CMSSignedData signedData=new CMSSignedData(signature.getContents());

2-Verify CMS Signature is valid

Firstly, we acquired the signerInfo within the CMS:

//Get SignerInfo
SignerInformation signerInfo=signedData.getSignerInfos().iterator().next();

Then we acquired the public key inside CMS:

//Getting PublicKey        
Collection<X509CertificateHolder> matches = signedData.getCertificates().getMatches(signerInfo.getSID());
byte[] pubByte=matches.iterator().next().getSubjectPublicKeyInfo().getEncoded();

X509EncodedKeySpec keySpec=new X509EncodedKeySpec(pubByte);
KeyFactory kf = KeyFactory.getInstance("RSA");
PublicKey pubKey=kf.generatePublic(keySpec);


Then we acquired the signature algorithm:

if(signerInfo.getEncryptionAlgOID().trim().equals("1.2.840.113549.1.1.1")) {

if(encAlgo!=null)   {
if(digest.getAlgorithm().equals("")) {
else if(digest.getAlgorithm().equals("2.16.840."))    {
else if(digest.getAlgorithm().equals("2.16.840."))    {
else if(digest.getAlgorithm().equals("2.16.840."))    {


We then check the validity of the signature within the CMS:

Signature rsaSign=Signature.getInstance(encAlgo);       
boolean cmsSignatureValid=rsaSign.verify(signerInfo.getSignature());

3-Get the message digest algorithm and message digest data inside CMS

MessageDigest digest=MessageDigest.getInstance(signerInfo.getDigestAlgOID());

//Get Attribute
Attribute attribute1 =signerInfo.getSignedAttributes().get(PKCSObjectIdentifiers.pkcs_9_at_messageDigest);
Attribute attribute2=null;

if(signerInfo.getUnsignedAttributes()!=null) {
    attribute2 =signerInfo.getUnsignedAttributes().get(PKCSObjectIdentifiers.id_aa_signatureTimeStampToken);



4-Calculate the Message Digest in PDF

First, we calculate the byte range of the PDF.

byte[] contentToSigned=getByteRangeData(pdfBytes, signature.getByteRange());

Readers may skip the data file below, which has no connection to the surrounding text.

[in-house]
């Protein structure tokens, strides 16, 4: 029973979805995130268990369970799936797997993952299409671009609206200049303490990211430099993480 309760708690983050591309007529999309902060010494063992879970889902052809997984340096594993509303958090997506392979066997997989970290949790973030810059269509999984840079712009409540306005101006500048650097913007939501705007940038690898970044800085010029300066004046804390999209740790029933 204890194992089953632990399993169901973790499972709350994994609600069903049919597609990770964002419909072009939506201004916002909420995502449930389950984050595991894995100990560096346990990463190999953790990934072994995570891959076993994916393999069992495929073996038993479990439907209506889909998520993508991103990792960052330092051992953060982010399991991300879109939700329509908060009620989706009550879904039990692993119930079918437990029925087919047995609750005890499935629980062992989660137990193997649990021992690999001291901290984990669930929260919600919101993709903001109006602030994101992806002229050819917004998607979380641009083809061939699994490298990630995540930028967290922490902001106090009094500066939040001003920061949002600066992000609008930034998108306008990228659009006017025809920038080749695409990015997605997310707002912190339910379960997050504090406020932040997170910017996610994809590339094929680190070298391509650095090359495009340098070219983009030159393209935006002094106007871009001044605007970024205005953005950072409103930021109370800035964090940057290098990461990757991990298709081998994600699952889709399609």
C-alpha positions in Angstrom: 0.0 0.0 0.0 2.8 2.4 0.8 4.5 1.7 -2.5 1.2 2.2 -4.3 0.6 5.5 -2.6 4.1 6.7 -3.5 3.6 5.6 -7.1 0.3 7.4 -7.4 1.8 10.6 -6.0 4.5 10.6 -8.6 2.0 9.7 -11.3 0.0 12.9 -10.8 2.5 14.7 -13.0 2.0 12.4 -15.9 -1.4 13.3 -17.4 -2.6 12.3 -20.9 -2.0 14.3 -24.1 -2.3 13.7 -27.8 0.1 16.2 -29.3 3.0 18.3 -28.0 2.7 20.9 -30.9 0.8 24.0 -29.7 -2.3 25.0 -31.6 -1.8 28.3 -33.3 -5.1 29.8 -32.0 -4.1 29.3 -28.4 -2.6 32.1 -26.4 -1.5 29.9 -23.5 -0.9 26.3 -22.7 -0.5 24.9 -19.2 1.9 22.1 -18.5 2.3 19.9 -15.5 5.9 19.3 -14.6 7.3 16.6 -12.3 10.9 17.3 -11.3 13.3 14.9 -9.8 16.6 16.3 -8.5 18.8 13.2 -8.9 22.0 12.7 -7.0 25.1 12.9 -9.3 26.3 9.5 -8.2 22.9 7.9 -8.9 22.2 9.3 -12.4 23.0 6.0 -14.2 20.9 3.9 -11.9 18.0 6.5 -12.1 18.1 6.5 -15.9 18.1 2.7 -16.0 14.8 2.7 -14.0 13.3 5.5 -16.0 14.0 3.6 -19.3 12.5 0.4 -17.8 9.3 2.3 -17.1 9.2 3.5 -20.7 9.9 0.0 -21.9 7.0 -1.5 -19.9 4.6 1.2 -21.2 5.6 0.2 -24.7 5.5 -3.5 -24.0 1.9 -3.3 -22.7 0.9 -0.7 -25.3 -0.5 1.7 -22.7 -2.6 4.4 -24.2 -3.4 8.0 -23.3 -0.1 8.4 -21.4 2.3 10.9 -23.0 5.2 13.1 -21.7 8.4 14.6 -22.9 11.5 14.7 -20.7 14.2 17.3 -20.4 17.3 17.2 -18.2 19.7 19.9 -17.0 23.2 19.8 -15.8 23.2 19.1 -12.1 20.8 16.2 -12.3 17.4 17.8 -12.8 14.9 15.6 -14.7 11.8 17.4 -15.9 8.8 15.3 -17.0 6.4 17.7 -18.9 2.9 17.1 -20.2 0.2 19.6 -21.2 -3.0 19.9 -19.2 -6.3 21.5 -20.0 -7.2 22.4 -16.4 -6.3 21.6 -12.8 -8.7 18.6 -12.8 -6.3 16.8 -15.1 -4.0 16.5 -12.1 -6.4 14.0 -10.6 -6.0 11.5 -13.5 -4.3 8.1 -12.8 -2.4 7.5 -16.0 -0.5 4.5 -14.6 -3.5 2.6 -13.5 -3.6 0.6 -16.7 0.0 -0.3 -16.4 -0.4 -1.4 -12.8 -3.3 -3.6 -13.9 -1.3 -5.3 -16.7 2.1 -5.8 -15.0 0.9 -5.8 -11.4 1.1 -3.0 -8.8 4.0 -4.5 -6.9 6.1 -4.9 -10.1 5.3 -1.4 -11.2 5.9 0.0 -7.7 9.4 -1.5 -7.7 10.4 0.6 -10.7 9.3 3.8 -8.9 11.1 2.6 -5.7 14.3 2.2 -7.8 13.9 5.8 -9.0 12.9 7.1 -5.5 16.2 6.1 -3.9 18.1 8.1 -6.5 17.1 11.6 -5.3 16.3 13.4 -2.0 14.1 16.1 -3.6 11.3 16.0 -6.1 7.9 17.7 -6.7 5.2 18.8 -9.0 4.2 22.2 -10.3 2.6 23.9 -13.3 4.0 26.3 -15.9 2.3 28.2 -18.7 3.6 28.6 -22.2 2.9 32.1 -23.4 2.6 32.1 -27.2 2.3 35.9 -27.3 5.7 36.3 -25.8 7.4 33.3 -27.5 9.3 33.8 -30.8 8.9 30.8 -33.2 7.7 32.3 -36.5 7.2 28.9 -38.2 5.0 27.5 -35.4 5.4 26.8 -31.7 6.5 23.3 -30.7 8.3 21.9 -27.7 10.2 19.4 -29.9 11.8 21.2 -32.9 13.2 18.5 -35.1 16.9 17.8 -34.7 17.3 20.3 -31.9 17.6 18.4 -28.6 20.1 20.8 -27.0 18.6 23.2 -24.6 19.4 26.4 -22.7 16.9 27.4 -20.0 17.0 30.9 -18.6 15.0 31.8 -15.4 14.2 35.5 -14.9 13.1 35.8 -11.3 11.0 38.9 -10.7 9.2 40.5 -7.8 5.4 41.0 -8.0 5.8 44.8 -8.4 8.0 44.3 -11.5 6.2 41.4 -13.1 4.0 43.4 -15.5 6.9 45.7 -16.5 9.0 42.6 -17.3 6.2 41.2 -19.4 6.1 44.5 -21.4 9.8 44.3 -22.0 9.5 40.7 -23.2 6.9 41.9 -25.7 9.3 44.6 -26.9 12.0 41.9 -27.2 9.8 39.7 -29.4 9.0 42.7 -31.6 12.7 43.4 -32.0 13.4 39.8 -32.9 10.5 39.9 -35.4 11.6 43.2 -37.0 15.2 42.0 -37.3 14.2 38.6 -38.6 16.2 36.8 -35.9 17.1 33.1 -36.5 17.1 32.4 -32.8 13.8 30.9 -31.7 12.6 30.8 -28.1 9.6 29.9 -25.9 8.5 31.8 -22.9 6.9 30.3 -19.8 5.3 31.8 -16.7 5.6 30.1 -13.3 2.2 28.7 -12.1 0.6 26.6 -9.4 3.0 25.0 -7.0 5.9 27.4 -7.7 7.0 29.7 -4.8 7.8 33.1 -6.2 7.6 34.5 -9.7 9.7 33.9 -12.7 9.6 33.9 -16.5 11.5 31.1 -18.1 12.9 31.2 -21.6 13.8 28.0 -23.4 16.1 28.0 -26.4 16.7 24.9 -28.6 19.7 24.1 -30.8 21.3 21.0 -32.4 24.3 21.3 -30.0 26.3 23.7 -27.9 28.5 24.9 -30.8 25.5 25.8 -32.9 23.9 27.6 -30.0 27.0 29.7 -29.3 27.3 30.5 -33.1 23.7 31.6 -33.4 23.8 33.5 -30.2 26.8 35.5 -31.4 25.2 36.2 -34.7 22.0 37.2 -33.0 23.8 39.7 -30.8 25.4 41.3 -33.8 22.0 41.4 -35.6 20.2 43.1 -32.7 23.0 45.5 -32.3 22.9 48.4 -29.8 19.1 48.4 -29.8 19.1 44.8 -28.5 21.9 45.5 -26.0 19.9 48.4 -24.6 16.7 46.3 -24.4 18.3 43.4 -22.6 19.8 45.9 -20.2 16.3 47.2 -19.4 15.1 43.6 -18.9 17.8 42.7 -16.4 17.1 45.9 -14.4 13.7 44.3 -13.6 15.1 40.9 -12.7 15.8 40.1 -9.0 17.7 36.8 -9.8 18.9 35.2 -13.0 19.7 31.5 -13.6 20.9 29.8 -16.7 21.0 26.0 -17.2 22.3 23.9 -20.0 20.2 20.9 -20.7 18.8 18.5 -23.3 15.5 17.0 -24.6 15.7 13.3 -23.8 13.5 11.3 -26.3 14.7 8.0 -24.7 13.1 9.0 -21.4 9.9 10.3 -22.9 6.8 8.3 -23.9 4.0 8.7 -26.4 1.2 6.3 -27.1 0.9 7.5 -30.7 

private  byte[] getByteRangeData(ByteArrayInputStream bis,int[] byteRange)    {
    int length1=byteRange[1]+byteRange[3];
    byte[] contentSigned=new byte[length1];
    bis.read(contentSigned, 0, byteRange[1]);
    bis.read(contentSigned, byteRange[1], byteRange[3]);
    return contentSigned;



We then calculate the Message Digest on the PDF.

//Calculate MD in PDF
String mdPdf=Base64.getEncoder().encodeToString(digest.digest(contentToSigned));

5-Compare the message digest from CMS and the calculation in PDF

If it is the same, the signature is valid. If it is not the same, the signature is not valid.

if(mdPdf.equals(messageDigest)) {
    logApp.info("Message Digest Signature ID {} is valid, data integrity is OK",signatureSID);
else    {
    logApp.info("Message Digest Signature ID {} is invalid, data integrity is NOT OK",signatureSID);


Basically, what we are discussing in this blog is a very simple example of digital signature validation within a PDF file. We hope that this simple example will be enough to provide a starting point for understanding how validation works, and also how digital signatures in PDF work. If you have any questions or suggestions, please leave your comments below.